United Way 211 is the recipient of a $1,532.87 grant to continue 211 referral service in Washington County. 

Lifeskills prevention programming will be coming to Washington County fifth graders with a $3,198.00 grant to Our Place Drug and Alcohol Education Services. 

Pied Piper Productions is receiving a $2,450.00 grant for the royalties, sets, and advertising for four performances of “Godspell”. 

A $10,100.00 grant has been awarded to the Washington County Family YMCA for their high-quality full-day preschool program being implemented at Bradie Shrum Elementary School. 

Washington County Community Foundation is a nonprofit public charity established in 1993 to serve donors, award grants, and provide leadership to improve Washington County forever

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The Wall That Heals Volunteer Orientation May 16th at 6:00

There will be an orientation on May 16th at the WCCF/Ivy Tech/YMCA Campus at 6:00 pm for all that have signed up to volunteer at The Wall That Heals. The orientation will be led by the site manager for The Wall That Heals. At the orientation, you will be given instruction on your volunteer duties and will be able to pick up your volunteer t-shirt to wear when you are working at The Wall.

If you are unable to attend the volunteer orientation, you will be given written guidance when you arrive for your shift at The Wall That Heals. You may pick up your t-shirt on Monday, May 14th between noon and 6:00 pm or Tuesday, May 15th between noon and 6:00 pm if you are unable to attend the volunteer orientation. If these times are not convenient for you, please call Judy or Lindsey at 812-883-7334 to make other arrangements. Thank you, in advance, for volunteering for this wonderful opportunity in Washington County.

Washington County Community Foundation is a nonprofit public charity established in 1993 to serve donors, award grants, and provide leadership to improve Washington County forever

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10 Ways to Avoid Identity Theft

What can people do to protect themselves from identity theft? My brother-in-law recently had his identity stolen and I want to make sure it doesn't happen to me.

Each year around 17 million people fall victim to identity theft, which happens when someone gets access to your Social Security number, bank or credit card account number or other identifying information and uses it to steal from you. Here are some free steps you can take to reduce your risks.

Guard your personal information: Never give your Social Security, credit card, checking account or savings account numbers to anyone unless you initiate the contact. Do not carry your Social Security card around in your wallet or purse. You should also avoid carrying around your Medicare card unless you are going to the doctor.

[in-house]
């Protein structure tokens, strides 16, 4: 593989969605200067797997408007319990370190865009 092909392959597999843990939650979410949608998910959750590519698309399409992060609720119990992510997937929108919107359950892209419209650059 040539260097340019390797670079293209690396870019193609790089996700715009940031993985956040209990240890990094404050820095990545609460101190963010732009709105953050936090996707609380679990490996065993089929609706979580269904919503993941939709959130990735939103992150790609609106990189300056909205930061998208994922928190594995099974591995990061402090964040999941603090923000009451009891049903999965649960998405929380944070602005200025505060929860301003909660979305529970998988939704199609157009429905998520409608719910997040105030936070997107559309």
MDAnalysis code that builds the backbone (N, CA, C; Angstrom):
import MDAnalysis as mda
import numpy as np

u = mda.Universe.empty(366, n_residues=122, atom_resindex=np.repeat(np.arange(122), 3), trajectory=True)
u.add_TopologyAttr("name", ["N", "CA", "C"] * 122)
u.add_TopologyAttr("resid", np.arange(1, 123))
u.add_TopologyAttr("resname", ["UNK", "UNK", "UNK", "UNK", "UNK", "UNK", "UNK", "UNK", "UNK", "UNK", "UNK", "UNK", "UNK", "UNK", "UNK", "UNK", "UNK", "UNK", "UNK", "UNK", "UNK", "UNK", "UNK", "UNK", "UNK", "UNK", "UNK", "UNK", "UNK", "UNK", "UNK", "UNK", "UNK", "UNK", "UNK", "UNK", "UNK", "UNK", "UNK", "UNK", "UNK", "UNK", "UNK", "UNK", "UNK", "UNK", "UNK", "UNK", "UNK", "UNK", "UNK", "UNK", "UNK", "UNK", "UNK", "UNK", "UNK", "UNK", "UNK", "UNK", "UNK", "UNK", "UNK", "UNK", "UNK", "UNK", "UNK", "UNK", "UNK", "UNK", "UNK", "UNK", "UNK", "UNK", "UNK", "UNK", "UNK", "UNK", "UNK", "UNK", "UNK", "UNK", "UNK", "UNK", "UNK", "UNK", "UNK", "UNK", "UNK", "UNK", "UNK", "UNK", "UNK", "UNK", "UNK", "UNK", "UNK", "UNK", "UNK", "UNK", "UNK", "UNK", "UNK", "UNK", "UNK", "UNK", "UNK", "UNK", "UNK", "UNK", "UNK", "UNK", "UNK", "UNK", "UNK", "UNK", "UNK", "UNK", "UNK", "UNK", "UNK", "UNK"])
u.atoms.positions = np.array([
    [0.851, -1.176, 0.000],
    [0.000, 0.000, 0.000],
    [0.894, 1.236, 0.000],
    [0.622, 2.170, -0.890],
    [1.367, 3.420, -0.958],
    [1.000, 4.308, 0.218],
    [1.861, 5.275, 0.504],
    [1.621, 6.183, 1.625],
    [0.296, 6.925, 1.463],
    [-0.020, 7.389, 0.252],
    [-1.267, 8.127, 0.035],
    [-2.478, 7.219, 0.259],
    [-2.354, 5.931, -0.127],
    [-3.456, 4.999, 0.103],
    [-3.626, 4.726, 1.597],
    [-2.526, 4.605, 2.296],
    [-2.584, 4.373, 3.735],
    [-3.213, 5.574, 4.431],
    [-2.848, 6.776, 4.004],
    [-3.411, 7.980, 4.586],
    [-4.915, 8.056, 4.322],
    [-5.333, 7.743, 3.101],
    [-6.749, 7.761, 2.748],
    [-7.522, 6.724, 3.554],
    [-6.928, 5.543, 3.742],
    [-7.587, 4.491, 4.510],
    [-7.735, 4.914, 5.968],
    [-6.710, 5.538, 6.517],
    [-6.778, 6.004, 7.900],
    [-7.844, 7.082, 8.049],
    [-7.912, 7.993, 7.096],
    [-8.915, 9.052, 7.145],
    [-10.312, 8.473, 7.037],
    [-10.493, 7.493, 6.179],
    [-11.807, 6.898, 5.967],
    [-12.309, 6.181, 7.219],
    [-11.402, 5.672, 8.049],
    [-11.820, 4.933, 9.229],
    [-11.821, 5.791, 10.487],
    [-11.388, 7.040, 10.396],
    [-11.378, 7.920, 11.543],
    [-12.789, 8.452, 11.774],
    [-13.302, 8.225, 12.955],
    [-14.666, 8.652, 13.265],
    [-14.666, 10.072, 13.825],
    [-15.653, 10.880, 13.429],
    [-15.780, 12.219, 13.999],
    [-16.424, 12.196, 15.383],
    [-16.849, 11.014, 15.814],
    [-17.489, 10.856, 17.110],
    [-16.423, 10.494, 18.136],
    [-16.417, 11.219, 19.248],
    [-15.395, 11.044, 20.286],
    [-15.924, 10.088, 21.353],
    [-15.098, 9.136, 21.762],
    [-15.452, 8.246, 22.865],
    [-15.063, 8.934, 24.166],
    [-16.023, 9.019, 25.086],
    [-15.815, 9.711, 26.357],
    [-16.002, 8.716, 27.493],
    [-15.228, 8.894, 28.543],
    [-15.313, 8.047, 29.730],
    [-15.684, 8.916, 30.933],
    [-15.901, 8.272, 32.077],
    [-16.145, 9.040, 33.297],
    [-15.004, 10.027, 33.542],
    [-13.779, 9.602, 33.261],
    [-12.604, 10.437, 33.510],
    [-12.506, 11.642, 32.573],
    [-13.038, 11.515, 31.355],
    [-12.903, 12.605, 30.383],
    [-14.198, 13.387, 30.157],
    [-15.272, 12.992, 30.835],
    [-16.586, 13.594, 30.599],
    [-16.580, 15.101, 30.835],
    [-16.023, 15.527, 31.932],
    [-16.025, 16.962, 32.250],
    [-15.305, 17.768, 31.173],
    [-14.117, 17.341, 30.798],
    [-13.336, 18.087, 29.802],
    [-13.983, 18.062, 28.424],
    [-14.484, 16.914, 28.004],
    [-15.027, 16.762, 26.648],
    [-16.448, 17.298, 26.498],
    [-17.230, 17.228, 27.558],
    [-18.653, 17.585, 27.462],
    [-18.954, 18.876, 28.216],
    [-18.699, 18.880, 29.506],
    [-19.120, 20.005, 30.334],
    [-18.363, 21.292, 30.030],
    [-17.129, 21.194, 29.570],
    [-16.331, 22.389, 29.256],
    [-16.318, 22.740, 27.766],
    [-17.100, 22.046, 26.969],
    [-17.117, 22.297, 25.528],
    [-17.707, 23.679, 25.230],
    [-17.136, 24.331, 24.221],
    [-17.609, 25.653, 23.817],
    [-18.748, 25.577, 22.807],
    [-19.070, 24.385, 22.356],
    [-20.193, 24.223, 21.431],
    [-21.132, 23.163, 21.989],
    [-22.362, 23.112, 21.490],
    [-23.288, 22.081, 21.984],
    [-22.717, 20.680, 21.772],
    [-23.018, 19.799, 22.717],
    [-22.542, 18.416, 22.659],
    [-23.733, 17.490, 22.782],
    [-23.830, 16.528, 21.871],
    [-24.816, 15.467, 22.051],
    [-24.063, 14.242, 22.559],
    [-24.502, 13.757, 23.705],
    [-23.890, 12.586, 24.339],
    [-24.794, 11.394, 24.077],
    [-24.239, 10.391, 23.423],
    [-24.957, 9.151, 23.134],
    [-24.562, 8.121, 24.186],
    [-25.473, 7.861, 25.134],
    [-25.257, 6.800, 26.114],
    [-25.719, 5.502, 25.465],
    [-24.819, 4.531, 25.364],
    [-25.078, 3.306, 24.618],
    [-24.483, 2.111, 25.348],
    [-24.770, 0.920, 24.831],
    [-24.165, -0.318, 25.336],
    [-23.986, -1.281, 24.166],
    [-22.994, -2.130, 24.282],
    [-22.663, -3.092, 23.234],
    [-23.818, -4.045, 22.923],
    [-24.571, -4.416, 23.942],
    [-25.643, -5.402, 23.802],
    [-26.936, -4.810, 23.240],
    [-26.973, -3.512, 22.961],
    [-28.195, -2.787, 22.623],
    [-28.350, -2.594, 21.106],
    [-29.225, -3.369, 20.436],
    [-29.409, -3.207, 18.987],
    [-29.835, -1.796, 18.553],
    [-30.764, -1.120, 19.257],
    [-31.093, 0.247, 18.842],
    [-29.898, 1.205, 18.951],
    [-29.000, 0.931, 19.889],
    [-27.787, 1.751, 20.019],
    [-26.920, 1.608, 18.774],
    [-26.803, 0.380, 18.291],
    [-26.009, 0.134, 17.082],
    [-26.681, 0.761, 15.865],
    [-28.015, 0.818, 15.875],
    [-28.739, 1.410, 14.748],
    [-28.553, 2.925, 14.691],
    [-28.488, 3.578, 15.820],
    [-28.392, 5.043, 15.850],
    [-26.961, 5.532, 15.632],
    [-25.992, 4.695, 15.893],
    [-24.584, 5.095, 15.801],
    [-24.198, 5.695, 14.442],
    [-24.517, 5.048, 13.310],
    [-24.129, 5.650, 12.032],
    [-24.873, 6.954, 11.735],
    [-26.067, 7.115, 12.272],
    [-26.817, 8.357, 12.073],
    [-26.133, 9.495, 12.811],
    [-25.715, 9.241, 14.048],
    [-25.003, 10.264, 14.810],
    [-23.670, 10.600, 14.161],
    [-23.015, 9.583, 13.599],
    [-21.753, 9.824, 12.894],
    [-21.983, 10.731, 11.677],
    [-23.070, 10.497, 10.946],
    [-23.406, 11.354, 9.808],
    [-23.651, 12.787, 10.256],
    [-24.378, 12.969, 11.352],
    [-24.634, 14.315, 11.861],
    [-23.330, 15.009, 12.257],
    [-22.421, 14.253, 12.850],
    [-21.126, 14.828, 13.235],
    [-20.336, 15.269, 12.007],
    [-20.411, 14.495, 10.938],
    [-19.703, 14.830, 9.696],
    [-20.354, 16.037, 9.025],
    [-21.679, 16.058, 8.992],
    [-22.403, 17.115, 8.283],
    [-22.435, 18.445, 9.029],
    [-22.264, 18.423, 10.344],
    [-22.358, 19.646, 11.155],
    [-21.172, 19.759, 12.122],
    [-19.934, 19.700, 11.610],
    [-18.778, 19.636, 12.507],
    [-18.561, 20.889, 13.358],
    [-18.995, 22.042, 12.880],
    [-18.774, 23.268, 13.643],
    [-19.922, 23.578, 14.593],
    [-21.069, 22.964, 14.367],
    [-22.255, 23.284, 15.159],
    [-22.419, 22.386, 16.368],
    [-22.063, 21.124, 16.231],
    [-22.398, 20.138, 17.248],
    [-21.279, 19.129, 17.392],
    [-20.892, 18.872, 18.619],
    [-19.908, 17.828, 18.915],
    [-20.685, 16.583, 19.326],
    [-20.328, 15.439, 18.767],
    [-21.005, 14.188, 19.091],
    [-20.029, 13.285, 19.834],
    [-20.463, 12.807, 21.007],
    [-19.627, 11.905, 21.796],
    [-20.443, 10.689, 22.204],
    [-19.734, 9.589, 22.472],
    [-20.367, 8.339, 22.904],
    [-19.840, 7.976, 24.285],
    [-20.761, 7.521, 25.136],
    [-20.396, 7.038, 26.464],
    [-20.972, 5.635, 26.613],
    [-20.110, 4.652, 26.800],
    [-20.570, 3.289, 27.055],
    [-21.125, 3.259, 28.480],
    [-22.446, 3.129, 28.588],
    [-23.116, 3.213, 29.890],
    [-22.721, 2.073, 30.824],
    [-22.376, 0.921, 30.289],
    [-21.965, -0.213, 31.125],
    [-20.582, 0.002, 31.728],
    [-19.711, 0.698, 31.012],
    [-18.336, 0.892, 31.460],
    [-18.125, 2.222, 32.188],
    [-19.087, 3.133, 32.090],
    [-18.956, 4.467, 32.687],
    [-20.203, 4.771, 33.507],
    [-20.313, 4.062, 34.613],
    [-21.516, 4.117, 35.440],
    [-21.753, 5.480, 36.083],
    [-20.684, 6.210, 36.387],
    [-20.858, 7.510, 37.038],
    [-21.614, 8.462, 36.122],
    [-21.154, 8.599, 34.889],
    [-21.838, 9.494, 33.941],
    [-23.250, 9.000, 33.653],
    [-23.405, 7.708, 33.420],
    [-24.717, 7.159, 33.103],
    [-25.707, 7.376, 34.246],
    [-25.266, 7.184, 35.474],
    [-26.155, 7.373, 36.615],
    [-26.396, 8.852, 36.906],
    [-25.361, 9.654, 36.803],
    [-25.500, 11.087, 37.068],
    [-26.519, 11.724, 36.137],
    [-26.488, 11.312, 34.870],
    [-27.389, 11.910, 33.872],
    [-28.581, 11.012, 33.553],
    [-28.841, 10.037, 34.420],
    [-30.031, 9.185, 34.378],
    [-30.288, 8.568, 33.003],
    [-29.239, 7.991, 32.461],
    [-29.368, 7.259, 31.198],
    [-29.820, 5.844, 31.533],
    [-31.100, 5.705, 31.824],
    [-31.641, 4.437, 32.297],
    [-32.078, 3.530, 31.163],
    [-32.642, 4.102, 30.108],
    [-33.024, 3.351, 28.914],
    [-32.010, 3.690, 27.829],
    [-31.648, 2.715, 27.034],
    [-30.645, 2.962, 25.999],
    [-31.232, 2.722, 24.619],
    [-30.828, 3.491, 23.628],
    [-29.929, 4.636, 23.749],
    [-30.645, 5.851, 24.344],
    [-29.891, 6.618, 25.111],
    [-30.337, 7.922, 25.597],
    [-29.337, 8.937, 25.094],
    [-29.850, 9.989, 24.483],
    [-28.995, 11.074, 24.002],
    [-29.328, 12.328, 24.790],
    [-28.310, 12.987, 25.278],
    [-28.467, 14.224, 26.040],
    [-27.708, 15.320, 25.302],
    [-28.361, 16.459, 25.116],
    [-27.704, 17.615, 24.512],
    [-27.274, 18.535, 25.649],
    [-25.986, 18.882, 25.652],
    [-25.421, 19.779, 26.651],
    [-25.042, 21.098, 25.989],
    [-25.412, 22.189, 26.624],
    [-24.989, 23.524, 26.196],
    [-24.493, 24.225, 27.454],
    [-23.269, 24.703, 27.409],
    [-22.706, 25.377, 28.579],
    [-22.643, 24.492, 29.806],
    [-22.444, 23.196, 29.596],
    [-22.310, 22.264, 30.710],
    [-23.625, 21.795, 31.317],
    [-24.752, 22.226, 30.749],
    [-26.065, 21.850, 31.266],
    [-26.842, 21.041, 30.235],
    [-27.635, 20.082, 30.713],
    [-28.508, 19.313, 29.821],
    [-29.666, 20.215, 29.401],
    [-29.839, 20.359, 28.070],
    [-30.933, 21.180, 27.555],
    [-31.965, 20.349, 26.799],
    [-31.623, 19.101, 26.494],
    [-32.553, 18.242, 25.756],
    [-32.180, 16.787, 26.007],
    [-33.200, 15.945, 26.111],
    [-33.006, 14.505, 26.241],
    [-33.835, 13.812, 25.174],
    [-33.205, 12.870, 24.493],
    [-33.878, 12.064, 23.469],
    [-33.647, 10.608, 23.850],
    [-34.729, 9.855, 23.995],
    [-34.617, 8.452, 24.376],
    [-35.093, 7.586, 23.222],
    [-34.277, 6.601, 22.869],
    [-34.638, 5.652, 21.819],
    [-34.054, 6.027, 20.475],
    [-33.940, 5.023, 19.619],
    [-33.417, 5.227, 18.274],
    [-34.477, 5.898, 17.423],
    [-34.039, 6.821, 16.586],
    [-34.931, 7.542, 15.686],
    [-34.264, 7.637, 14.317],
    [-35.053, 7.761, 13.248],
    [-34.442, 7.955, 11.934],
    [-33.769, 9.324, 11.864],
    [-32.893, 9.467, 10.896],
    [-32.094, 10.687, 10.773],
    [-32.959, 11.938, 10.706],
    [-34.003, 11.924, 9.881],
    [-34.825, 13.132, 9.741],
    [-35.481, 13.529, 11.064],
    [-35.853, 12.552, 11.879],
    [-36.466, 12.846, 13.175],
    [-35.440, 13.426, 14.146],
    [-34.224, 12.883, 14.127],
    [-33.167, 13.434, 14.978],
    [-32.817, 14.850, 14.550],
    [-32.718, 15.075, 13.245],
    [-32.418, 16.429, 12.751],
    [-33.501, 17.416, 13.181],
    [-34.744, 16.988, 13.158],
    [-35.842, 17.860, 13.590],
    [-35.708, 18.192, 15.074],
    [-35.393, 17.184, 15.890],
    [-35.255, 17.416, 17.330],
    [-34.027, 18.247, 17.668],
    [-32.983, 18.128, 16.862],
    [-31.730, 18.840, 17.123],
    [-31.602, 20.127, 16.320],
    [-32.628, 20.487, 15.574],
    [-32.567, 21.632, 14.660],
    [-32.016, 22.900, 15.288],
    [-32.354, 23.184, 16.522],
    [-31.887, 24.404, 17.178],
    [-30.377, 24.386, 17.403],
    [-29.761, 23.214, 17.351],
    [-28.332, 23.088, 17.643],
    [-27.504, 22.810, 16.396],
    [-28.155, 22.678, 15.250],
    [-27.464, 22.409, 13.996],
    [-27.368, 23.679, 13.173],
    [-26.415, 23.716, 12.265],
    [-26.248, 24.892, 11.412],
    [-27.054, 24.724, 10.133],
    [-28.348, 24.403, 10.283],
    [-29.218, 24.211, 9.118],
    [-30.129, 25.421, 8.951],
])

Remove yourself from mailing lists: Put a stop to preapproved credit card offers, which is a gold mine for identity thieves. To do this, visit optoutprescreen.com or call 888-567-8688. You will need to provide your Social Security number and date of birth. You can stop other junk mail at dmachoice.org, and reduce telemarketing calls at donotcall.gov.

Use strong passwords: To safeguard your personal data on your smartphone or tablet don't use a password that is easy to hack, like 1234 or 0000. Make your computer passwords more than eight characters long, with uppercase and lowercase letters, numbers, and symbols like # and %. Tech experts recommend using different passwords on different accounts. If it is hard to remember them, try a password manager service.

Be wary of unknown emails: Never click on links in emails from strangers or those that claim to be from the Social Security Administration, IRS or other government agencies. Also avoid clicking on links in emails that appear to be from your bank, phone or credit card company warning of a "problem." This can result in identity-stealing malware being installed on your computer. To protect your computer from malware, install antivirus software and set up automatic security updates and full weekly scans.

Secure your mail: Empty your home mailbox quickly or buy a locked mailbox to deter thieves. Also, if you are sending a payment in the mail, use a U.S. Postal Service mailbox or go to the post office, rather than mailing the payment from your more vulnerable home mailbox.

Get safer credit cards: If you don't already have one, get an EMV chip card from your credit card provider. These are much more difficult for fraudsters to hack than magnetic strip cards.